It’s nearly Christmas but I didn’t want you to miss the latest Q&A #10 as I personally think our video masters did a stunning job of filming and editing. The section on cutting a bridle joint was very relaxed and relaxingly clear too I thought. I think you will love it and so will all your woodworking friends so if you do like it please share it with them. Here’s the link:


  1. Richard on 20 December 2016 at 11:09 pm

    Merry Christmas, Paul. Keep your good stuff coming! There are many teachers (I am one of them) out there on both sides of the pond, but none is close to you in terms of teaching ability!

  2. John Hannon on 21 December 2016 at 4:05 pm

    I agree. The segment on cutting a bridle joint is excellent! Paul, thanks for all your work on the videos.

  3. Mike Burgess on 21 December 2016 at 6:00 pm

    Hi Paul, my woodwork teacher (over 50 years ago!) always made the point about keeping cutting edges off the surface of the work bench, ie you’d put the smoothing plane on its side when not in use. I noticed your hand router plane would have had its cutter resting on the bench surface! Am I being too fussy?!

    • Joystick on 21 December 2016 at 6:24 pm

      Hi Mike,
      Do a search on Paul Sellers website about putting planes down on work benches and you will find that Paul says that this practice (of laying planes down on their sides) was probably propagated by woodwork teachers at school and that this practice was not done by proffesional carpenters/joiners et al preceding the 1960/1970’s. In other words providing one is careful not to lay the sole of a plane and therefore the projecting iron onto anything like metal tools etc then it’s OK to just place the plane down on the bench on its sole. It’s got to be much more convenient and leaves the plane handle/tote upright ready to grab and continue planing. Paul also says it’s more likely to inadvertedly disturb the plane setting by laying it on its side.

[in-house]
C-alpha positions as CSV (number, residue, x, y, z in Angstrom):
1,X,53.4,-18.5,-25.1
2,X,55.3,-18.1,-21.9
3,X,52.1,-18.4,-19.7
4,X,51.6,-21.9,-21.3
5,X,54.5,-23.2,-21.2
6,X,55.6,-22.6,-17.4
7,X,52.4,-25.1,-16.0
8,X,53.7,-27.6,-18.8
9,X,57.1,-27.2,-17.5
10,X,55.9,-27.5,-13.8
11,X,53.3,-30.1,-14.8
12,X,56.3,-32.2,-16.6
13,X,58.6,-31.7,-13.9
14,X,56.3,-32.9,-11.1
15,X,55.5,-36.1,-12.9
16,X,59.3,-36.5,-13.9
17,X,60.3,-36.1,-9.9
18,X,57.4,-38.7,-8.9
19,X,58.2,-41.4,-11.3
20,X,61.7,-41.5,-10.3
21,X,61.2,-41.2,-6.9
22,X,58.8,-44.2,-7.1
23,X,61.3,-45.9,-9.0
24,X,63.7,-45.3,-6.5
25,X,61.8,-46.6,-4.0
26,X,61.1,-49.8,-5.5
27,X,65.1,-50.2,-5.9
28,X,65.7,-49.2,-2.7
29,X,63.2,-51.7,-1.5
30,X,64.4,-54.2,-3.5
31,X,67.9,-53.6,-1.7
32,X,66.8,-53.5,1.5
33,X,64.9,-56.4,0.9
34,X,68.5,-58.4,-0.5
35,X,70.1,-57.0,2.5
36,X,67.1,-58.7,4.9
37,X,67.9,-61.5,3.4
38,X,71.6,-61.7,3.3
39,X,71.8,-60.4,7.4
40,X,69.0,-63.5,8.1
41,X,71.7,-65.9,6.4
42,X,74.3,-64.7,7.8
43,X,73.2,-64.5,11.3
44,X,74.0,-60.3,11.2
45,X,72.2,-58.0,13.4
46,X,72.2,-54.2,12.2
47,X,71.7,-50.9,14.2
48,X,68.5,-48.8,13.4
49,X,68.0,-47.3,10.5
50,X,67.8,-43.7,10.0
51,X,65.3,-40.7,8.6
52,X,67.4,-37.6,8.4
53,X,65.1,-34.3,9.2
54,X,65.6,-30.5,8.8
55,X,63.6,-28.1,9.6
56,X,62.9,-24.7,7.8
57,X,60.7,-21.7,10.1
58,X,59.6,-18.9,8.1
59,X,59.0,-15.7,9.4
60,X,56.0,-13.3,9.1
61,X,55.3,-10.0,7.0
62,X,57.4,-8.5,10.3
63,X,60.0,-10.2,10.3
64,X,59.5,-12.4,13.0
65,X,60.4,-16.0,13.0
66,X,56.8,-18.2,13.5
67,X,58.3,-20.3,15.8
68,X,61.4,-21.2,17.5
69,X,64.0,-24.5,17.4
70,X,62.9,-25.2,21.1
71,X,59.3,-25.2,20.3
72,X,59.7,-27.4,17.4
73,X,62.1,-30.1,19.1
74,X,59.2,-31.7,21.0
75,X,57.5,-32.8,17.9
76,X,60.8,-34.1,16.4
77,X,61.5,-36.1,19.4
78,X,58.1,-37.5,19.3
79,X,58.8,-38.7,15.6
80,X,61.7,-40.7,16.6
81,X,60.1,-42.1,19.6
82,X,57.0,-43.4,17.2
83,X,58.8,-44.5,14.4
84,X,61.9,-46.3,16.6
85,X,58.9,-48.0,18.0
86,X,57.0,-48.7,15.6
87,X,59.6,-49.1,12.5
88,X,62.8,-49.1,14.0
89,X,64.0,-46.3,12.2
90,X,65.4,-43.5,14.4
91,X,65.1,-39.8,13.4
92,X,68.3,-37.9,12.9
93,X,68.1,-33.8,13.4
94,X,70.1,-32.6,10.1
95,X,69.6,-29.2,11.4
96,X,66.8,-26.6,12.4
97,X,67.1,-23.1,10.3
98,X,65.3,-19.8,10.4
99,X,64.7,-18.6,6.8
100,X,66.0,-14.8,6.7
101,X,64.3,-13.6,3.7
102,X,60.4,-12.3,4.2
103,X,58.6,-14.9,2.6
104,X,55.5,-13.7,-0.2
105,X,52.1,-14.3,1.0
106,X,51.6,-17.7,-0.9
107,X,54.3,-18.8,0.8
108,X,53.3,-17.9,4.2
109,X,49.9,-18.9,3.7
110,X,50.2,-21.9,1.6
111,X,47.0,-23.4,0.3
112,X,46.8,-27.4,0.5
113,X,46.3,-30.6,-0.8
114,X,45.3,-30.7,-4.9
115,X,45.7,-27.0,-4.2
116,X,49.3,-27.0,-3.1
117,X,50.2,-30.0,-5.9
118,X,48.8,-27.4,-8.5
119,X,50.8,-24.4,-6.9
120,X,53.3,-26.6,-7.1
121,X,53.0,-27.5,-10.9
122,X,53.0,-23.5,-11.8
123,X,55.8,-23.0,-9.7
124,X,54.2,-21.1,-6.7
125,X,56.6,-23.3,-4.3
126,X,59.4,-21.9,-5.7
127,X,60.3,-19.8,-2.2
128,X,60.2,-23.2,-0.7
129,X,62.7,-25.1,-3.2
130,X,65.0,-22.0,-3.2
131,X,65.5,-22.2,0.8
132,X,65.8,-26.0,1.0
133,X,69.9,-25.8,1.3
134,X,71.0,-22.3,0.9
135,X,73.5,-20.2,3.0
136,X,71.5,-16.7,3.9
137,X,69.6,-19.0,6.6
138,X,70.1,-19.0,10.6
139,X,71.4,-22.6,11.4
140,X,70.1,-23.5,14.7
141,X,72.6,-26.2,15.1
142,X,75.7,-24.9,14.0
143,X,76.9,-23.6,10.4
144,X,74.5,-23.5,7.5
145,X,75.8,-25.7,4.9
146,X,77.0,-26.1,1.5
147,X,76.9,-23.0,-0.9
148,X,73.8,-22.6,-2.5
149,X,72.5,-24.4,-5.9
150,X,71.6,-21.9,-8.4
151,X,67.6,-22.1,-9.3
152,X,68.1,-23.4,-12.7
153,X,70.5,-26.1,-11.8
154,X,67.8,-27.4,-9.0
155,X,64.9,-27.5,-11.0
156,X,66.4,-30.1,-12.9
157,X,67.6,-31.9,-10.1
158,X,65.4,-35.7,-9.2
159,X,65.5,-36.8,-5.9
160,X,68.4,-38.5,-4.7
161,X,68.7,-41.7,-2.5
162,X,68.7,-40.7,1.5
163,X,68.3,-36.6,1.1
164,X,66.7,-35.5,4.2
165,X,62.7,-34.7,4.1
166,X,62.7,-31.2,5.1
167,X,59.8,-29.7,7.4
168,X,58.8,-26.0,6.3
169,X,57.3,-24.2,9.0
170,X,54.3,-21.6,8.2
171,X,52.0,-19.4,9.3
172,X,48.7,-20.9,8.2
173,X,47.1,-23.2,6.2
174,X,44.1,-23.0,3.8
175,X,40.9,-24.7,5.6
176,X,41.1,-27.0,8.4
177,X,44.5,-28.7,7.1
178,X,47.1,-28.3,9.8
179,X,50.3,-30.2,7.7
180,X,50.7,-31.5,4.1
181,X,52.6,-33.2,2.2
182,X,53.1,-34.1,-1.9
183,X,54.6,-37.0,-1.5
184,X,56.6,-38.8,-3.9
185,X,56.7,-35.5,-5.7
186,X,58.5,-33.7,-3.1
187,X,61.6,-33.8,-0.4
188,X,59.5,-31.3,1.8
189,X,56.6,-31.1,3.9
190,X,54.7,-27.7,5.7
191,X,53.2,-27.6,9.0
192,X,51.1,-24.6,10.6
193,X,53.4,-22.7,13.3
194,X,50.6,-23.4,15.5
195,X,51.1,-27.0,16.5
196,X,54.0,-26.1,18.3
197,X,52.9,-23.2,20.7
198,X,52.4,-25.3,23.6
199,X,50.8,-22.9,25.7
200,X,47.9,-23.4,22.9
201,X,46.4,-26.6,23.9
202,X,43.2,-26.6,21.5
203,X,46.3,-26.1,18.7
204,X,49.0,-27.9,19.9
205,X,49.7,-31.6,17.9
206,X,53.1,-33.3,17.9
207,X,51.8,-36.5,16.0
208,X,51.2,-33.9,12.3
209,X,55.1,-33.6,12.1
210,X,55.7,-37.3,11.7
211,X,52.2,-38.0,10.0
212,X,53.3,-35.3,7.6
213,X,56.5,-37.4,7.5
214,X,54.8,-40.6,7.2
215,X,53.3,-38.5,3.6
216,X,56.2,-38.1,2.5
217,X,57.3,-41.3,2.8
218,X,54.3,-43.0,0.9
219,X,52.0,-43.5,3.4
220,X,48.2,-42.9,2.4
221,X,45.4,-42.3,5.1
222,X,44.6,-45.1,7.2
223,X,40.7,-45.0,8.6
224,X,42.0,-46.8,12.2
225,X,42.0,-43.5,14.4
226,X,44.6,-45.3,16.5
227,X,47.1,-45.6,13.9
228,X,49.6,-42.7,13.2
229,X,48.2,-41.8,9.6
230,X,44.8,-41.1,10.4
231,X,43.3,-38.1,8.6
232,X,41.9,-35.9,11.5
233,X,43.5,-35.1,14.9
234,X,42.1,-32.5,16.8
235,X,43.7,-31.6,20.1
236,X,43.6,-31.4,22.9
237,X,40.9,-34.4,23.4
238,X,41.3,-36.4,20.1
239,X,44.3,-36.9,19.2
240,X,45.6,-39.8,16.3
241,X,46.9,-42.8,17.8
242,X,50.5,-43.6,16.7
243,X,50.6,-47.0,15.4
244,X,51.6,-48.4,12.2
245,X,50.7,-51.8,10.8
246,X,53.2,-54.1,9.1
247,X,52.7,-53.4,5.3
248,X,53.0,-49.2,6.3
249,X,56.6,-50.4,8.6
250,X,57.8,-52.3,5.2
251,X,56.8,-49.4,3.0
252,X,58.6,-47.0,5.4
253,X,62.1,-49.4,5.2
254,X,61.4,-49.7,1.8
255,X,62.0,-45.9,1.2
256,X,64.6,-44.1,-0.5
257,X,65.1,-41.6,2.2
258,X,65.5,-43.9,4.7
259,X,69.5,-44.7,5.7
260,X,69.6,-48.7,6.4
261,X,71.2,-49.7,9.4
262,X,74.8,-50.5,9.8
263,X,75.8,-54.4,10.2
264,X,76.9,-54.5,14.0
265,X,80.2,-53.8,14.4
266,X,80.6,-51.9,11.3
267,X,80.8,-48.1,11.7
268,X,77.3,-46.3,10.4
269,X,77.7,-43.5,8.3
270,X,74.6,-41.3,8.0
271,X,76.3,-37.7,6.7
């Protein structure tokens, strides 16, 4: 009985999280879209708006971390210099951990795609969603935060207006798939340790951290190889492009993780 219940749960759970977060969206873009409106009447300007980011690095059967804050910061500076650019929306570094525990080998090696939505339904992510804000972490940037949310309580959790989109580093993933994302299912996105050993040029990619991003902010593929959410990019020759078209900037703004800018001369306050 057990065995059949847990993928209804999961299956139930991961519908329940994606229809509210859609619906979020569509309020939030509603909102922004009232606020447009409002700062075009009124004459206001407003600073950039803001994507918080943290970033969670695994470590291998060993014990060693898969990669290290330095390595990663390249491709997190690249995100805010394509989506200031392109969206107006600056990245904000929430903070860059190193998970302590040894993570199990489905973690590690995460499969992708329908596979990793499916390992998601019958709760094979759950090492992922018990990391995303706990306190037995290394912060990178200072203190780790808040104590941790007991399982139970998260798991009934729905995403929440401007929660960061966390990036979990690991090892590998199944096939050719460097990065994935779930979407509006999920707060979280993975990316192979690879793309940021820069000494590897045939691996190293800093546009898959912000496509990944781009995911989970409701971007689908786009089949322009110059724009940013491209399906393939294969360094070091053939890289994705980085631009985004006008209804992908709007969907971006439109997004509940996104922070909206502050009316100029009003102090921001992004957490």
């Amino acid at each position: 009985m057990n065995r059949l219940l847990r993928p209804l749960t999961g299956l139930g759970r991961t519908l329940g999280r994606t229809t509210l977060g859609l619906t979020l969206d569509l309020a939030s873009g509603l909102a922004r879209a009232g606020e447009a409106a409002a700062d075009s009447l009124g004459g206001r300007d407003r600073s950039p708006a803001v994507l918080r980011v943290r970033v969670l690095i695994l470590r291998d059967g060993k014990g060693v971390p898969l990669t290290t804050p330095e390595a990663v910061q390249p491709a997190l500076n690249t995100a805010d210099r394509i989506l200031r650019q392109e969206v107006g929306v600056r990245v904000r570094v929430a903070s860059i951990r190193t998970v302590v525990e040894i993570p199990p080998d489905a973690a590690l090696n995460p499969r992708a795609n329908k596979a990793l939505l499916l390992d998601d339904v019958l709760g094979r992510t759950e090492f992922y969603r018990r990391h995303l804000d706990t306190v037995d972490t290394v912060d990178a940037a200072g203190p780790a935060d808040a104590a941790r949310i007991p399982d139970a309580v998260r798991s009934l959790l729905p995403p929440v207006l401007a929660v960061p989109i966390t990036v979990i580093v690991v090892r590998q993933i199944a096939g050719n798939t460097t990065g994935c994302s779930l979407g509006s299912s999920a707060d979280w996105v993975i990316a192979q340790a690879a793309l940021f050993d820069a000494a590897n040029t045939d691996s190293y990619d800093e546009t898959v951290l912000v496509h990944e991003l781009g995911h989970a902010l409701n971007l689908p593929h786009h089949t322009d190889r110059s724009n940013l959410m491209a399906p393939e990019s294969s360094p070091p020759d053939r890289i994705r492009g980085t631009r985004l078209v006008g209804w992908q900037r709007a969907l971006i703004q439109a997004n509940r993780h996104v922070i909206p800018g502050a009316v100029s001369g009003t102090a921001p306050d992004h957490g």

• Roberto Fischer on Listening Up! It’s Important!I'd love to hear more about the sounds of a wooden plane when setting the wedge. What's the best for sound and tactile feedback when adjusting the plane: wooden mallet, metal hamme…
  • Jeff D on Listening Up! It’s Important!I'm excited for taste the 3-in-1!
  • Joe on Listening Up! It’s Important!Thanks Paul. This should be an interesting topic. I recall you talking about the sense of feel, sound, and smell when I first started watching your woodworking videos. At first I c…
  • Paul Sellers on Not Good, Not Good!Then I will discontinue our dialogue as we agree to disagree.
  • YrHenSaer on Not Good, Not Good!@Paul Sellers I have no interest in either the book in question or Japanese techniques. I said, plainly, that the tone of the review, a criticism such as the one you wrote of one a…
  • KEVIN NAIRN on Not Good, Not Good!I work as a carpenter and have lots of books on carpentry and joinery. In one of my older books, there's a mistake on a cut roof (a cut roof is a roof where the rafters and other p…
  • Paul Sellers on Not Good, Not Good!I am not altogether sure what you are saying. Tell me this, had I decided to contact the publisher, would he then have stopped selling the book he had little to do with except copy…